…the second great commandment that goes with the Shema, from the Levitical code, is that we are to love our neighbor as being our very own self. In other words, we find ourselves in our neighbor. Sometimes people want to speak about loving ourselves, that we should have a healthy self-love. That’s true. We should not be down on ourselves or berate ourselves or beat ourselves up or fall in any kind of despair over ourselves. We are made by God, and we are loved by God.

However, self-love, philofteia in Greek, which St. Maximus, one of our great saints, said, IS the original sin. When you’re not loving God and neighbor, but you’re just loving yourself, that loving of ourselves is so destructive according to the Church Fathers because we don’t have any self in ourselves. We’re made in the image and likeness of God who is love, so the only way we can really love ourselves properly is by loving our neighbor. Even in Hebrew, that’s probably how it should be translated: “You shall love your neighbor because your neighbor is your very own self. You have no self in yourself.” You only find and fulfill yourself by denying your so-called self in love for the neighbor, and then your self is affirmed. It appears. It’s realized. Here, I think it’s important to note that the paraphrases of the New Testament that say, “You shall love your neighbor as you love yourself,” are not really an accurate rendering of the text.

In any case, it is a clear teaching of the Holy Scripture that the only way we can prove our love for God is by loving the person next to us, our neighbor. Of course, Jesus teaches that our neighbor is the worst enemy we can think of. In fact, if we wanted to evaluate how we’re doing as a human being, as a Christian, we would just ask ourselves, “How would I treat the person that I hate the most and that hates me the most? How do I treat the one that for me is the most ugly enemy I can think of?” When we see how we do it, then we’ll see if we love God or not, because it’s exactly that person that we have to love.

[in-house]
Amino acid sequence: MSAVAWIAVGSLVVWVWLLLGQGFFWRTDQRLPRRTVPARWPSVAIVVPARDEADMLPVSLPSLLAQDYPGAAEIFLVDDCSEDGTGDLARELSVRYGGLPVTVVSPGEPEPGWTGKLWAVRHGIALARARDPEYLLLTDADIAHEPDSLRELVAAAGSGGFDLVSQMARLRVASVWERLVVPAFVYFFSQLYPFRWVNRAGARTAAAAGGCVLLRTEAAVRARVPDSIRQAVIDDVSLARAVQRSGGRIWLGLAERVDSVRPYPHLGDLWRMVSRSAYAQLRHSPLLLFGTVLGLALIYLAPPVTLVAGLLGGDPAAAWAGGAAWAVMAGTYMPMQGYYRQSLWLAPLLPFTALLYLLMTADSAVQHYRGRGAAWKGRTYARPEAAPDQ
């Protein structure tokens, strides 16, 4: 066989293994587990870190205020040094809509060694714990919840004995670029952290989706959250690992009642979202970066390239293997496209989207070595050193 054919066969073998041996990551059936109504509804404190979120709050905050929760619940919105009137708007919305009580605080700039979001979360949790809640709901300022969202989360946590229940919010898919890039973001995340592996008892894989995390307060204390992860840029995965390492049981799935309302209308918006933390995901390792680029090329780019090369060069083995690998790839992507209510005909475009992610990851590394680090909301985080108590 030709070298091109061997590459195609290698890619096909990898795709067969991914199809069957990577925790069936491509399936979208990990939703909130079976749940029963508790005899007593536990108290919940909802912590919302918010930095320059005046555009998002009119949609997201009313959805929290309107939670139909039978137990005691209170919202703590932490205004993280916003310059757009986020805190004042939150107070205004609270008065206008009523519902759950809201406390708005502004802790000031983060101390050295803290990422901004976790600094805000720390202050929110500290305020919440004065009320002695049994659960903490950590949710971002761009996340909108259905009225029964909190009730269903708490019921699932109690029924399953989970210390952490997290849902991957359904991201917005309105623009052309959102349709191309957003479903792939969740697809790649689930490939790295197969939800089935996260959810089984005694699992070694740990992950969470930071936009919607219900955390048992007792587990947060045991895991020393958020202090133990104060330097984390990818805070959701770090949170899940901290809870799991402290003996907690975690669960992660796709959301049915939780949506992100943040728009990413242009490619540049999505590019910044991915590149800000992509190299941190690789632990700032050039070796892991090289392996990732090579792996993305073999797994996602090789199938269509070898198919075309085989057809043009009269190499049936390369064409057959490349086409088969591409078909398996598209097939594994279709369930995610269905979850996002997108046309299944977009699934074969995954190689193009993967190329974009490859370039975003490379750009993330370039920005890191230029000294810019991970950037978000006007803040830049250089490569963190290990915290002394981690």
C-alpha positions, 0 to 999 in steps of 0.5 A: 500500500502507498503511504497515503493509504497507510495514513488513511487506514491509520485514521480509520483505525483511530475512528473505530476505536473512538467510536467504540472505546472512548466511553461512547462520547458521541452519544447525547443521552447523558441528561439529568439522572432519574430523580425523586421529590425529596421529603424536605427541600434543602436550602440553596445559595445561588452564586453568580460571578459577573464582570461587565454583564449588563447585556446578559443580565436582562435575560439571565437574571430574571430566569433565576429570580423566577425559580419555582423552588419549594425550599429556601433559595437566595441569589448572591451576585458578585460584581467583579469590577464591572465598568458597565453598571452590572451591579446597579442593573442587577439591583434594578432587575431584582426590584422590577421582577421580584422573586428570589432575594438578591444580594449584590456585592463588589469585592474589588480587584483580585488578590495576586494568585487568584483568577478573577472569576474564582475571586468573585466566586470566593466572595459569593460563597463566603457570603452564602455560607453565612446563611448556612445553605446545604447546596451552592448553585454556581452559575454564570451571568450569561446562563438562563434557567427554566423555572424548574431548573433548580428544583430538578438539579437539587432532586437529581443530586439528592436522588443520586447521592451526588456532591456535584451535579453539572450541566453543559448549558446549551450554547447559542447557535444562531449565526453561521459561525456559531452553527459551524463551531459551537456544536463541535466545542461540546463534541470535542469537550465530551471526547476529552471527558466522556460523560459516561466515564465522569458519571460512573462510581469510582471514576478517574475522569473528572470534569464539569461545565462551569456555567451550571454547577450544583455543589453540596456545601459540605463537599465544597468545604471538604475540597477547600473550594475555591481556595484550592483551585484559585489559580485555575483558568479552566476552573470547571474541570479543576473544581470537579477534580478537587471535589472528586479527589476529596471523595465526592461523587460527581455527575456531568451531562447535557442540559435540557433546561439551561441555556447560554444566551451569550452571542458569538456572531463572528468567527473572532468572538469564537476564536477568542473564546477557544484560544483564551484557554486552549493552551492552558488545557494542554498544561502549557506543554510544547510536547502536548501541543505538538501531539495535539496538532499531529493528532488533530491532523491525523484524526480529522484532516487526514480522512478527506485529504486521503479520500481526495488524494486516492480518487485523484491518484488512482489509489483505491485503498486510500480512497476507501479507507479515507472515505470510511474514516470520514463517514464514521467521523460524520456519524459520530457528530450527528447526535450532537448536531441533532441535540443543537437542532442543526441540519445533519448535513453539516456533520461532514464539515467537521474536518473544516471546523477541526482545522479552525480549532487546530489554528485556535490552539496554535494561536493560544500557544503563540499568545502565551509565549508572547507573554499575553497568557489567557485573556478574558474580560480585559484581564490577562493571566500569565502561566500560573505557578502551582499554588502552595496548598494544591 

Habemus papās sanctōs!

In honor of the papal canonizations tomorrow, I thought I would include my two personal favorite texts relative to each new saint. The first is by Pope John XXIII himself, while the second is a homily on the life of John Paul II.

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Pope John XXIII
“Moonlight Speech”
(Pope John’s speech on the night of the opening of the Second Vatican Council)
Window of the Apostolic Palace
11 October 1962

Dear sons and daughters,

I feel your voices! Mine is just one lone voice, but it sums up the voice of the whole world.

And here, in fact, all the world is represented here tonight. It could even be said that even the moon hastens close tonight, that from above, it might watch this spectacle that not even St Peter’s Basilica, over its four centuries of history, has ever been able to witness.

We ask for a great day of peace. Yes, of peace! “Glory to God, and peace to men of goodwill.” If I asked you, if I could ask of each one of you: where are you from? The children of Rome, especially represented here, would respond: ah, we are the closest of children, and you’re our bishop. Well, then, sons and daughters of Rome, always remember that you represent Roma, caput mundi [“Rome, the capital of the world”] which through the design of Providence it has been called to be across the centuries.

My own person counts for nothing — it’s a brother who speaks to you, become a father by the will of our Lord, but all together, fatherhood and brotherhood and God’s grace, give honor to the impressions of this night, which are always our feelings, which now we express before heaven and earth: faith, hope, love, love of God, love of brother, all aided along the way in the Lord’s holy peace for the work of the good. And so, let us continue to love each other, to look out for each other along the way: to welcome whoever comes close to us, and set aside whatever difficulty it might bring.